We slip into Ramen Gami, a bustle of activity in the heart of University Heights in Newark. On this weeknight, it’s packed with students fueling for finals on bowls of ramen, stuffed buns and colorful sushi rolls.
There is no hustle here, but there is Bobby, impresario of the small dining room. It is set with basic tables and bordered by counters for window-side chowing.
Practically everybody’s a regular at this relative newcomer, eight months old. They know the noodles are delicious, the broths slow-cooked and layered with flavor, the buns addictive and the sushi rolls inviting.
Bobby somehow finds us seats amid the collegians. We order chai siu buns crammed with pork and slaw, bean curd buns layered with sheaths of gently fried tofu and slaw. They emerge from the kitchen quickly.
We are delighted: The buns fluffy, the proteins rich with soy, the cabbage crunchy, the spiced mayo dressing pitch-perfect. They come together in bites that please every taste bud.
But it’s the ramen bowls that most resonate with me. My favorite, tonkatsu ramen, is a sensuous pork and chicken broth garnished with black mushrooms for a gratifying counterpoint of earthiness.
From the list of add-ins, I pick pork, with its sweet-smoky notes, and just for fun request a smack of heat in the form of chili sauce.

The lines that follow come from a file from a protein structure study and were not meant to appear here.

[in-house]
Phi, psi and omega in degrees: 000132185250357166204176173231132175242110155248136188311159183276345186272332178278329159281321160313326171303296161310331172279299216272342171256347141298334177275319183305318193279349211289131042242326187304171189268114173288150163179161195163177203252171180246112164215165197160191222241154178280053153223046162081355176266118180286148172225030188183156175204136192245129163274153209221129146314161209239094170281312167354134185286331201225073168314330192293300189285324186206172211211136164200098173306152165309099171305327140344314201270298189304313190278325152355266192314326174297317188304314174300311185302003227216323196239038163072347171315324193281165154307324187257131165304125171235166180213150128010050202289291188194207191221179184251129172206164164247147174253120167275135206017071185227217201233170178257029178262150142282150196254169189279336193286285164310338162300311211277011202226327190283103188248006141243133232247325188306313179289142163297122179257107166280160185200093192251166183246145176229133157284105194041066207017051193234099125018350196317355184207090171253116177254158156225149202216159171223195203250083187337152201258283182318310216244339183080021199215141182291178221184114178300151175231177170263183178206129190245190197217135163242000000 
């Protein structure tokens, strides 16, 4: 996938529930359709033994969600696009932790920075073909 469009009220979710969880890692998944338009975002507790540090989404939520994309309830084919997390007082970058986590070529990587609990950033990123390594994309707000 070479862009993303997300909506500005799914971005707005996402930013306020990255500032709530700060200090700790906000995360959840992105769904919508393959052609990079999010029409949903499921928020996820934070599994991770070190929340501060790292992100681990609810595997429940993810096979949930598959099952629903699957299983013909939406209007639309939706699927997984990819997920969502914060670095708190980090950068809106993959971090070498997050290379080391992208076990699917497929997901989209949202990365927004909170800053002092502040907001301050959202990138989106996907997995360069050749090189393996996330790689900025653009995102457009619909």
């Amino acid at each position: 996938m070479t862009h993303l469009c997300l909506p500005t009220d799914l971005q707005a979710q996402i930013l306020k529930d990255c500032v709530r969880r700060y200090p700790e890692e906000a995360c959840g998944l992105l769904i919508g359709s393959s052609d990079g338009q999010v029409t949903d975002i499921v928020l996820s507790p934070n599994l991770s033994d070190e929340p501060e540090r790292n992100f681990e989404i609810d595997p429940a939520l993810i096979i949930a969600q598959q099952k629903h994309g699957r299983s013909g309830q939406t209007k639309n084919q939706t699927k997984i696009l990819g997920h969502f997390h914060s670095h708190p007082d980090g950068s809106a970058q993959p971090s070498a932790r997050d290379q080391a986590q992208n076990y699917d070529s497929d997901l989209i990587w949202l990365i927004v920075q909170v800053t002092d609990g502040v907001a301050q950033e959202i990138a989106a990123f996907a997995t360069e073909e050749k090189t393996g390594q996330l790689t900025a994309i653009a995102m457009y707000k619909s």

I discover I have another favorite—shoyu ramen, with a soy and chicken broth that begs for slivers of tangy beef to run the table on taste. I plead guilty to Ramen Gami Gluttony.
Don’t leave Ramen Gami without trying the miso ramen, the gentle giant of the bunch. Its chicken broth is divinely delicate and it’s the version in which the garnishes that come with all ramens—bamboo shoots, fish cakes, scallions and seaweed—best strut their stuff.
I love it with an add-in of marinated egg, which the chefs manage to cook so that the white just firms while the yolk remains runny.
If you like your noodles fat, there’s udon as well. It’s served in a dashi-kombu broth replete with red ginger, fish cakes, scallions and seaweed.
I recommend ordering tempura shrimp to set atop the whole shebang. Why not?
Though ramen is the main game, Bobby clues us that the students fortifying themselves tend to grab a sushi roll as starter or closer.
We try both the Hawaii Roll (tuna, avocado, crab, cucumber) and the Ningyo Roll (same fillings in different proportions, differently composed). Good, but not as distinctively delectable as the marquee ramen.
We close with mochi in a host of flavors: vanilla, mango, chocolate, black sesame, green tea.
I have another new favorite at Ramen Gami—black sesame mochi.
Ramen Gami, 1 Sussex Avenue (at the intersection of Central Avenue and MLK Boulevard) in Newark. Open daily for lunch and dinner. 973-622-2888 ramengami.com
Photos: Andrea ClurfeldClick here to leave a comment